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Progress in Pediatrics
June 1938

EPIDEMIC DIARRHEA OF THE NEWBORN: IV. CLINICAL CONSIDERATIONS

Author Affiliations

NEW YORK
From the Bureau of Preventable Diseases, New York City Department of Health, Dr. John L. Rice, Commissioner.

Am J Dis Child. 1938;55(6):1288-1307. doi:10.1001/archpedi.1938.01980120150015
Abstract

There is probably no group of diseases of infancy and childhood presenting greater difficulties in etiology and diagnosis than that generally referred to as the diarrheal disorders. The voluminous and contradictory literature on the problem serves to emphasize the highly unsatisfactory state of knowledge of the causation and differentiation of the various primary and secondary enteric disturbances. In addition, the multiplicity of potential pathogens inhabiting the gastrointestinal tract and the uncertainty of their isolation by present bacteriologic methods combine to make a most confusing situation. Even more complicated is the problem of the diarrheal disorders which occur during the newborn period of life.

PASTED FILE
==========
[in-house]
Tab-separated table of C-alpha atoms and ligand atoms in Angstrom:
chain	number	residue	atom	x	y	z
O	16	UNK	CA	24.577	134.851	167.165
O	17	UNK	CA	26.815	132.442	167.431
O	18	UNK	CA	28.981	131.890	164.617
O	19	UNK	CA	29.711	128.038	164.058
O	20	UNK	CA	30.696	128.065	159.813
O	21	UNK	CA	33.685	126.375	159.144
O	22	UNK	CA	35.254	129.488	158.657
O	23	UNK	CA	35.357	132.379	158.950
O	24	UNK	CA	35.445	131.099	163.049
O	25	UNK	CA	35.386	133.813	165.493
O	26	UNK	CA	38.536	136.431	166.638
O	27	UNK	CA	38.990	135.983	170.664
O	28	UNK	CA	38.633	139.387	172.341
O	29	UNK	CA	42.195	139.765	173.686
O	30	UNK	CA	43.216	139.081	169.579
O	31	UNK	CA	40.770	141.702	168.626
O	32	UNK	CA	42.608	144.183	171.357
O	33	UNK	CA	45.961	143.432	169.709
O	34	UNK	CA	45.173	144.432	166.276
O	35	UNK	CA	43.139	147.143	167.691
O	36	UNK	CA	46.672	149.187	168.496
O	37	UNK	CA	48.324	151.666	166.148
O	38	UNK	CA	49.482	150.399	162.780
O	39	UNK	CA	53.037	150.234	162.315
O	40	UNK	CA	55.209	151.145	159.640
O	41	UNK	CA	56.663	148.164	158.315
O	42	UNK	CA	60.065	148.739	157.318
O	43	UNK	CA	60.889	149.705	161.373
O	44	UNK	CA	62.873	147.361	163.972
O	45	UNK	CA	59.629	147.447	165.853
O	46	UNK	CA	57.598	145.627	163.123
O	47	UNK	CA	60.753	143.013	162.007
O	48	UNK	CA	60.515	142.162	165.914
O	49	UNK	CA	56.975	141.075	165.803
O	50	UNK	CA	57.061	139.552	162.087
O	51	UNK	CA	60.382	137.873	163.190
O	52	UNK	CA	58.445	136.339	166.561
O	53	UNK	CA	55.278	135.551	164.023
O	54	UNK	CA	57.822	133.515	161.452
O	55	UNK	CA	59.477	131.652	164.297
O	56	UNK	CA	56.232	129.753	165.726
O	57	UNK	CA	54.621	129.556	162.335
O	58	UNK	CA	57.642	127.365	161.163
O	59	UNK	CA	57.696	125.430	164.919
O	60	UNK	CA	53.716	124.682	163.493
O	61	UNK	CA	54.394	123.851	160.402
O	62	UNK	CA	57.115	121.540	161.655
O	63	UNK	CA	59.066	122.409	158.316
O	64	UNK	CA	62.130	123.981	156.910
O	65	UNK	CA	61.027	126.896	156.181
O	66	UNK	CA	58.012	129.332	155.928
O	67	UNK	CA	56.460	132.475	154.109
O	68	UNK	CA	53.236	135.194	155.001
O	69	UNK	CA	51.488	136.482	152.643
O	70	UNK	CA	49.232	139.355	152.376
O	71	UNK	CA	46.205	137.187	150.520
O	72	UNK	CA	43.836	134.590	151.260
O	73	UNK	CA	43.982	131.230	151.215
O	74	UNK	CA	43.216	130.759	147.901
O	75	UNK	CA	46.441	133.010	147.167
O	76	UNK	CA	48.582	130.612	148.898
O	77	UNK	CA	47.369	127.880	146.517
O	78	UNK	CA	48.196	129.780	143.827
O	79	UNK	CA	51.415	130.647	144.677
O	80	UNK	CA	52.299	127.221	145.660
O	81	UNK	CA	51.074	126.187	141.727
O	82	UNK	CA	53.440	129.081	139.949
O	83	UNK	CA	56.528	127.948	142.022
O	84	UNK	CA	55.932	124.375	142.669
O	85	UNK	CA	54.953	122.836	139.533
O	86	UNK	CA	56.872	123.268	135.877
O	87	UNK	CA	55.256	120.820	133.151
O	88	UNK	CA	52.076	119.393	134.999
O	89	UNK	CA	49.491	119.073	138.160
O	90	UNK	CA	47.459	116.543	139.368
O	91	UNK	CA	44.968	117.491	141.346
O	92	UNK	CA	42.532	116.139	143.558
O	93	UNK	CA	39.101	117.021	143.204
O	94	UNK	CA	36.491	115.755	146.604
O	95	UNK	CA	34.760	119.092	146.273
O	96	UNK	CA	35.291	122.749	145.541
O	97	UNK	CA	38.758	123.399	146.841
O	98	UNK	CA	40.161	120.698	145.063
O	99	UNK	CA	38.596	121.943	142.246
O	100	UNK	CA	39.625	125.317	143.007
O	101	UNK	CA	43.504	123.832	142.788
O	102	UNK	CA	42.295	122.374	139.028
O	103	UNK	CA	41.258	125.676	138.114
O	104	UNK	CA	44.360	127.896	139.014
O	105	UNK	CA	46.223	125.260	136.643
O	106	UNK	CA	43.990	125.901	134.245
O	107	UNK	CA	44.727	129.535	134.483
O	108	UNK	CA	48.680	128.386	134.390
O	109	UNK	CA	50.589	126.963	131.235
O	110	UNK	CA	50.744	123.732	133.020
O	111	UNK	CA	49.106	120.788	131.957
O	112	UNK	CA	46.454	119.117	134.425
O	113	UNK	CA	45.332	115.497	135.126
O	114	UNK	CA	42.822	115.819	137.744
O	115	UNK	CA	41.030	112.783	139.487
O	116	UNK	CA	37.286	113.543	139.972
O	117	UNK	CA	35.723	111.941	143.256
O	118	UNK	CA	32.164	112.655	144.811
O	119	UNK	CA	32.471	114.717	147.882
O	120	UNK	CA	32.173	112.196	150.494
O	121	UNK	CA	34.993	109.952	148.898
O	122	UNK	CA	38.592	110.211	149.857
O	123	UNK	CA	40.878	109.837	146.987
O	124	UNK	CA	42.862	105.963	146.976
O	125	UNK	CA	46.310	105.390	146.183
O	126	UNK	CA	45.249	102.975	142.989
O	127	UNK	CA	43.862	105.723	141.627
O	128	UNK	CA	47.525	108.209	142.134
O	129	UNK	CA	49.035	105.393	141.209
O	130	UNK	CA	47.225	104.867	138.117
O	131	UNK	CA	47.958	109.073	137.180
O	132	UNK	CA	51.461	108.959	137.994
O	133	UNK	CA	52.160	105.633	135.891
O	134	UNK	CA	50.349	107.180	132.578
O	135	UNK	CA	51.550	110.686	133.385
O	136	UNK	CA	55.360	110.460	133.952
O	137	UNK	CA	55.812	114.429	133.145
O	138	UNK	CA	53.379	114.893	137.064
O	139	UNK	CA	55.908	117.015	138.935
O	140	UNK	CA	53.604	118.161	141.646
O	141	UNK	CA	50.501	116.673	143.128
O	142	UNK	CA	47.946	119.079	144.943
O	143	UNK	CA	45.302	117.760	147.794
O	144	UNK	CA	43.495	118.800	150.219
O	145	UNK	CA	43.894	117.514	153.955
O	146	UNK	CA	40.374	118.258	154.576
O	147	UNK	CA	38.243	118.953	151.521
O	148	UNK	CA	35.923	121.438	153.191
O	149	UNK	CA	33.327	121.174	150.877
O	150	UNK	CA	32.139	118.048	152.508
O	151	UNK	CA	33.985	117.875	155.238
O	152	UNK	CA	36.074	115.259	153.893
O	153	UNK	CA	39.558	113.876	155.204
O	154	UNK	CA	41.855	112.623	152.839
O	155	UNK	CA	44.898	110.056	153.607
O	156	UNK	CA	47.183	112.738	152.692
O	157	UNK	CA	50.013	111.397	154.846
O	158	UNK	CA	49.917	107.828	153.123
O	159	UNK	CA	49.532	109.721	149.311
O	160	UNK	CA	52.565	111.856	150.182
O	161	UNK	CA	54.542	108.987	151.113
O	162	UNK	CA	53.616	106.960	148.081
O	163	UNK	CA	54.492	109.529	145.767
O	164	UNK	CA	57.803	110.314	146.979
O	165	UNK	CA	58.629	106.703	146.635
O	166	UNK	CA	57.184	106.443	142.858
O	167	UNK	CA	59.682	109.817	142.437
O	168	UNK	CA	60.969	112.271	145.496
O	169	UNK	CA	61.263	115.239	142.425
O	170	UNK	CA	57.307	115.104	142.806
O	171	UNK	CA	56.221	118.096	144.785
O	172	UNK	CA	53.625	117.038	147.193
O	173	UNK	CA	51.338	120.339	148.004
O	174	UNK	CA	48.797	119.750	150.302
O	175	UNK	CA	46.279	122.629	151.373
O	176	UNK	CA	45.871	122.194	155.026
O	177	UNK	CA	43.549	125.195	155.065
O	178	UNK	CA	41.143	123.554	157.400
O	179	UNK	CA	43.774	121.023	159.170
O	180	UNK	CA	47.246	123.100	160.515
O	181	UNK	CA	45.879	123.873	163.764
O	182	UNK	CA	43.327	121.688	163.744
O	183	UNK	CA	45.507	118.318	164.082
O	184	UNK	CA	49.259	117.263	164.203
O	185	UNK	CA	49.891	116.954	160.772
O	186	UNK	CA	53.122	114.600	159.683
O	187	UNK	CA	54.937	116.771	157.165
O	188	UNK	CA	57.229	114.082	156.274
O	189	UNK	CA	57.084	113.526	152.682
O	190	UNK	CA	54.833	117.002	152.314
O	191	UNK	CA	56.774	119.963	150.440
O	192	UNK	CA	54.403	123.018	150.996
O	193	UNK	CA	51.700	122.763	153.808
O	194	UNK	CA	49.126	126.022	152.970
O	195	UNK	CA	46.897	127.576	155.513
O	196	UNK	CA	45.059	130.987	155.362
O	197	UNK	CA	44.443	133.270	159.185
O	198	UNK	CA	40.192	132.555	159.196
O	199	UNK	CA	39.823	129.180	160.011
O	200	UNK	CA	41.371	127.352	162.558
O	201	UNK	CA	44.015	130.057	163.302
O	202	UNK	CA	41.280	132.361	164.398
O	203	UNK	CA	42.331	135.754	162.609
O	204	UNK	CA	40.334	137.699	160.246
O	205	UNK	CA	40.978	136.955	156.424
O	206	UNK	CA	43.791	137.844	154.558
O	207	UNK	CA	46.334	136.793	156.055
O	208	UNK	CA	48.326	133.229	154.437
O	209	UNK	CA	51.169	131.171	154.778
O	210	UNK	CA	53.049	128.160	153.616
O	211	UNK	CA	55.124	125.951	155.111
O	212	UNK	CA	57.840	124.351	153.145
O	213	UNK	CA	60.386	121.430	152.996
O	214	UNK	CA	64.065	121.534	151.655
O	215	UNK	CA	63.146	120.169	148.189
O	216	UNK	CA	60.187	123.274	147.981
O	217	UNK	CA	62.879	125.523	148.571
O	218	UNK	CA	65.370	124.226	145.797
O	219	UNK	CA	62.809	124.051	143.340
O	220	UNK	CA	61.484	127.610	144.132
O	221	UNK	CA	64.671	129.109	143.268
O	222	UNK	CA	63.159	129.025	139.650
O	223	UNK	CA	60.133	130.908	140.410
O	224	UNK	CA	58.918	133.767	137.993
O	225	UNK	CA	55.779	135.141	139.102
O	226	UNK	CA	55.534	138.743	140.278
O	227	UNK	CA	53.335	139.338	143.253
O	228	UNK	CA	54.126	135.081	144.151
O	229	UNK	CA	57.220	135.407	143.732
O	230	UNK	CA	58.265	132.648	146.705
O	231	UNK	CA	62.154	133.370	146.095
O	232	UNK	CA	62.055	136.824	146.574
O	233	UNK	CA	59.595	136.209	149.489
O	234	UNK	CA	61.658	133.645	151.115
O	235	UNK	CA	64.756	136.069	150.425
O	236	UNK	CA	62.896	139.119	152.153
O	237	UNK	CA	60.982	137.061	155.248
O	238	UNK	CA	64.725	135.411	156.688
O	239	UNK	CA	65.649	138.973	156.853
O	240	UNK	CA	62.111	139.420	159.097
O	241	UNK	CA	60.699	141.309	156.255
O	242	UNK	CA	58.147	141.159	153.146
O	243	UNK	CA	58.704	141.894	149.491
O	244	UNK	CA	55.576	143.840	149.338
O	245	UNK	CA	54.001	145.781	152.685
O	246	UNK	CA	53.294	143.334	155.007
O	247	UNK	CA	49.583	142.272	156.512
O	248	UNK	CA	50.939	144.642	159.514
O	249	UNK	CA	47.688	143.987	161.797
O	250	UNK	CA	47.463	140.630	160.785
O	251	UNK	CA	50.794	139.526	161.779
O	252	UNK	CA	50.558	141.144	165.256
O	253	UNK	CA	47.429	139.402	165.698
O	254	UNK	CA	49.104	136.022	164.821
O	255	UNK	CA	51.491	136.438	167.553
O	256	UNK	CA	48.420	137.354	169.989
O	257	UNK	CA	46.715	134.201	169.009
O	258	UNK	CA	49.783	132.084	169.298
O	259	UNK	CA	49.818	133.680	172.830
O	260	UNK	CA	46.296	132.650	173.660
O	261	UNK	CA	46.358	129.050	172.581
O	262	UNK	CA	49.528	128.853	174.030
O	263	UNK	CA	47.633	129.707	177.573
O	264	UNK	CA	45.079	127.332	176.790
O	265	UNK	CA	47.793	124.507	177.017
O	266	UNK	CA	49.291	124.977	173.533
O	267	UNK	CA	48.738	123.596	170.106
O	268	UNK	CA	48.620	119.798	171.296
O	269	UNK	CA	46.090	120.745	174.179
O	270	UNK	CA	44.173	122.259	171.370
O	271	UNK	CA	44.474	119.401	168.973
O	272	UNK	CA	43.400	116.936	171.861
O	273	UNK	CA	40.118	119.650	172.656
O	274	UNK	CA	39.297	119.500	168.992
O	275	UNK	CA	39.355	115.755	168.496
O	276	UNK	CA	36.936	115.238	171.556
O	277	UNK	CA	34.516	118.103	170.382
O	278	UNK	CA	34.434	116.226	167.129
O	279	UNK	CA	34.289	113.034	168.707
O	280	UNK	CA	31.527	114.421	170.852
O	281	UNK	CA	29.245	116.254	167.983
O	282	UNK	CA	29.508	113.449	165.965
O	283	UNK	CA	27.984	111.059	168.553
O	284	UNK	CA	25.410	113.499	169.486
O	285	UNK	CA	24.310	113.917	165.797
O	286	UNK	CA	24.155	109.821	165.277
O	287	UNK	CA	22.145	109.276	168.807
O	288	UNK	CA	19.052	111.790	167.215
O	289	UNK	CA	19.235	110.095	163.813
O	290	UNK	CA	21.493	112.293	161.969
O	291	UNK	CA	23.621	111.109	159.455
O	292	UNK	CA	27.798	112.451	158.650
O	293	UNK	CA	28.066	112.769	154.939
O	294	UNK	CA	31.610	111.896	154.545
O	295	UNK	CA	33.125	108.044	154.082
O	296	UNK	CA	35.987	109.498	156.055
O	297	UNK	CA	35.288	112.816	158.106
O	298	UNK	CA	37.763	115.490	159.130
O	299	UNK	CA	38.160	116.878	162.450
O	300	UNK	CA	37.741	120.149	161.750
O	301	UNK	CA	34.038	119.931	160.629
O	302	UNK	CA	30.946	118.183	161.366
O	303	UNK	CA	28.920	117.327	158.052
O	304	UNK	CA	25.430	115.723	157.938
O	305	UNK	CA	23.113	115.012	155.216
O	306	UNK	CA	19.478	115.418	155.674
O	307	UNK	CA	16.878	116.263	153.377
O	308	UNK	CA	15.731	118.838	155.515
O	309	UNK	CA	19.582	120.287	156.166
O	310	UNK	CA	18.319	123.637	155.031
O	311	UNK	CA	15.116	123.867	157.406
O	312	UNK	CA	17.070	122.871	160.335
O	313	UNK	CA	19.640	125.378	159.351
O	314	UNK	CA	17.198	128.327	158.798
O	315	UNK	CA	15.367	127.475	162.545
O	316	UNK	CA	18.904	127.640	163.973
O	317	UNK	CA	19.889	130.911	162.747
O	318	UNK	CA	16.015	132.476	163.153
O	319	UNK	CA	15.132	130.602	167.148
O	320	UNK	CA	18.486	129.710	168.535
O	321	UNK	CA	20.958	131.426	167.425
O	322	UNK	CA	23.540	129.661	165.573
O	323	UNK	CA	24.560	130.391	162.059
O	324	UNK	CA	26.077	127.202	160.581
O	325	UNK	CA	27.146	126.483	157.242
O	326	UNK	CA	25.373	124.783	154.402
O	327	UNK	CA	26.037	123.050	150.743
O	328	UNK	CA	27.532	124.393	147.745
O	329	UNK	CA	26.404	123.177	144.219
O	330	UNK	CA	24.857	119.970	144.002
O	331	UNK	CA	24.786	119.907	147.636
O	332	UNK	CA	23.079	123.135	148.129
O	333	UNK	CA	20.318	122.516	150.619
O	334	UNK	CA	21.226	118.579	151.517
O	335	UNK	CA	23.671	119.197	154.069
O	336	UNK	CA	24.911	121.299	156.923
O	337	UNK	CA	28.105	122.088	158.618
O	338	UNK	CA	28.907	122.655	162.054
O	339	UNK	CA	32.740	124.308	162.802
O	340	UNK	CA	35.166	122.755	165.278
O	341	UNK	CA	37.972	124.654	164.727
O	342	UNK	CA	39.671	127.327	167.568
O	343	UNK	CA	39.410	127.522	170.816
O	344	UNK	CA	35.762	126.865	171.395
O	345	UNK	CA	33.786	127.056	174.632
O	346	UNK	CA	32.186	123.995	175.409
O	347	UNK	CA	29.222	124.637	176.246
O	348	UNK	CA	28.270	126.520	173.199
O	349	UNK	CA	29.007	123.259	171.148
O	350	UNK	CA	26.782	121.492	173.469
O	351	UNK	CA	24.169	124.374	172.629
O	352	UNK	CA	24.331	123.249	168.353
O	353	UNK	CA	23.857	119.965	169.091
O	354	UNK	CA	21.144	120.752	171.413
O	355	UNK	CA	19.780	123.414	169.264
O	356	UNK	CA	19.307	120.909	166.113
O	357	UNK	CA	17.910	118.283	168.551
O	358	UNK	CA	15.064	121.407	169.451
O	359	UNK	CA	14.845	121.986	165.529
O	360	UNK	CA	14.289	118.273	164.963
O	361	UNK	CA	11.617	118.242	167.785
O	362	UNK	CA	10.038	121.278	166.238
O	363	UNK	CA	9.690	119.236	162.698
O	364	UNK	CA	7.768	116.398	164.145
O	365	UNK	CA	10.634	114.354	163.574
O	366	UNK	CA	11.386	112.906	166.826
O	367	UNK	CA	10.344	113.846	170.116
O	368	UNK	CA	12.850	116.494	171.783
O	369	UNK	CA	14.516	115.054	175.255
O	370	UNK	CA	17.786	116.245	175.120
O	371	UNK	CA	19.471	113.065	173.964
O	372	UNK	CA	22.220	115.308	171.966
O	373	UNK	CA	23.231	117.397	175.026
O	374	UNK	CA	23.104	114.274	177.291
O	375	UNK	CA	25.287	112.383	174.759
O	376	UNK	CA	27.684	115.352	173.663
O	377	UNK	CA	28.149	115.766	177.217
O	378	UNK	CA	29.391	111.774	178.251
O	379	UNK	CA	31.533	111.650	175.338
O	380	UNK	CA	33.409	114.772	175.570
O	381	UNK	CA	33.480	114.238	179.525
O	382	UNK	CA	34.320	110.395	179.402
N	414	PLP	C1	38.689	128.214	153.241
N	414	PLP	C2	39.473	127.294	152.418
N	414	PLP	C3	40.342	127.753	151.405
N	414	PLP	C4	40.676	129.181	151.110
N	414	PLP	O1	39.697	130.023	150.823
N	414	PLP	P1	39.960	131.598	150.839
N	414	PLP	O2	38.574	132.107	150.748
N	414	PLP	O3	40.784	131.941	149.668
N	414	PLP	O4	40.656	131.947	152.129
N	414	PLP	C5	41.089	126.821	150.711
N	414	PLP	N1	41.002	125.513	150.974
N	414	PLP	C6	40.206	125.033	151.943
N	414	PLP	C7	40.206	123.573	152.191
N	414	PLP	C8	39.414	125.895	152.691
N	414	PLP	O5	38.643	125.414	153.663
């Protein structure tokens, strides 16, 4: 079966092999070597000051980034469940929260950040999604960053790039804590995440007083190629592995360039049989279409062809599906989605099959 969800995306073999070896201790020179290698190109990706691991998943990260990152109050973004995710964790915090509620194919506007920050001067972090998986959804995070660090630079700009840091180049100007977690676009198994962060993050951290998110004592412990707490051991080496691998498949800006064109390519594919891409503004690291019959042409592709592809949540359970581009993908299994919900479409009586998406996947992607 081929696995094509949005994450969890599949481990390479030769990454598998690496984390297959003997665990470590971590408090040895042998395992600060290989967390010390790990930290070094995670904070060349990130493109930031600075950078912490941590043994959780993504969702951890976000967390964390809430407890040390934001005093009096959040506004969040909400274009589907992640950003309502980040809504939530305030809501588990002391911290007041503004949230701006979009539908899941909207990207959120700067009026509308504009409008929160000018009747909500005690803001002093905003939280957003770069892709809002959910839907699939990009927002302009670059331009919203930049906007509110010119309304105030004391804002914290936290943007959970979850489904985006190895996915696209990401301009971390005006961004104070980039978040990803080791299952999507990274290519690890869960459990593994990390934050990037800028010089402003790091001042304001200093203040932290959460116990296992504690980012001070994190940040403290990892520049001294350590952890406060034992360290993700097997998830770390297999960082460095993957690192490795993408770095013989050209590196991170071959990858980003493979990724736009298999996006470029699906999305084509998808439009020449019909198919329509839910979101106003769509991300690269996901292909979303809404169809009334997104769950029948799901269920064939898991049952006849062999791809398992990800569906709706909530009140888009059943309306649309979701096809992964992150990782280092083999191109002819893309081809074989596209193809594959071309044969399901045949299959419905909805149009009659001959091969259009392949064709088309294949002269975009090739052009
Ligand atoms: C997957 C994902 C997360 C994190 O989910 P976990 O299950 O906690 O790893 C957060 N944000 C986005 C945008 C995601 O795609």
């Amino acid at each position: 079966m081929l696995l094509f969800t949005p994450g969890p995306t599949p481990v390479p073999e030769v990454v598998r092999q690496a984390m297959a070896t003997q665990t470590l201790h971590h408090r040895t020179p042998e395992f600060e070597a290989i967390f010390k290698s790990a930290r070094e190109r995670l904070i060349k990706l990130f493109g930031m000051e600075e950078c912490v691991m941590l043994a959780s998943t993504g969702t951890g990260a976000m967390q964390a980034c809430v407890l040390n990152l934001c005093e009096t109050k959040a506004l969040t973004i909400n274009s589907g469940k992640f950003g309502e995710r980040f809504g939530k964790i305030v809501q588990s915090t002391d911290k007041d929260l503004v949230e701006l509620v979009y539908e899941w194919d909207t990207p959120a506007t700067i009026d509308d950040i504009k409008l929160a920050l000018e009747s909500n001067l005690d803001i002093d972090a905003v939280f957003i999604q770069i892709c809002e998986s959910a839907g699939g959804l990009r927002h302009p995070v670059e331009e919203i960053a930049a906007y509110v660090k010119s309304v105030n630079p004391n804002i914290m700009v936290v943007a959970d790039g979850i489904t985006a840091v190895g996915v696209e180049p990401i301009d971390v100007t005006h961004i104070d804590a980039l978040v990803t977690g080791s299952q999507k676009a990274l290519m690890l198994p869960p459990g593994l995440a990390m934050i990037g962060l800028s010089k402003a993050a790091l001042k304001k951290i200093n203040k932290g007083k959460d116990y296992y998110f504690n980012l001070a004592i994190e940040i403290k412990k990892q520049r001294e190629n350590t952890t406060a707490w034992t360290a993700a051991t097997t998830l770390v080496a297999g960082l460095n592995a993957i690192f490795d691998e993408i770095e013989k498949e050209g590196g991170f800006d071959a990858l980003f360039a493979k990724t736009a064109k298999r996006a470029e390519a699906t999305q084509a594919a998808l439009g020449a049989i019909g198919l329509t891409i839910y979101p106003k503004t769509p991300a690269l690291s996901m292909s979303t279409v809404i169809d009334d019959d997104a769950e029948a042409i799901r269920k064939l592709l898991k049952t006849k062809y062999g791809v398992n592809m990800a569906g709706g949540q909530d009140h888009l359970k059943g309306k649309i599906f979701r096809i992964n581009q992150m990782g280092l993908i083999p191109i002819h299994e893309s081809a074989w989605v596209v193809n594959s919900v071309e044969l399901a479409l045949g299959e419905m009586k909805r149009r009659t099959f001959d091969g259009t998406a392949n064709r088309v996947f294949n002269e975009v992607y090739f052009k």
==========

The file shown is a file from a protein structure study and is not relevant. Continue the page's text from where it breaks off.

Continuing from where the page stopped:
Since 1934 we have had under investigation a series of outbreaks of highly fatal diarrhea arising among newborn babies in the nurseries of lying-in hospitals. Our early experiences with the disorder were summarized in a preliminary discussion1 which gave the essential features of the various outbreaks.

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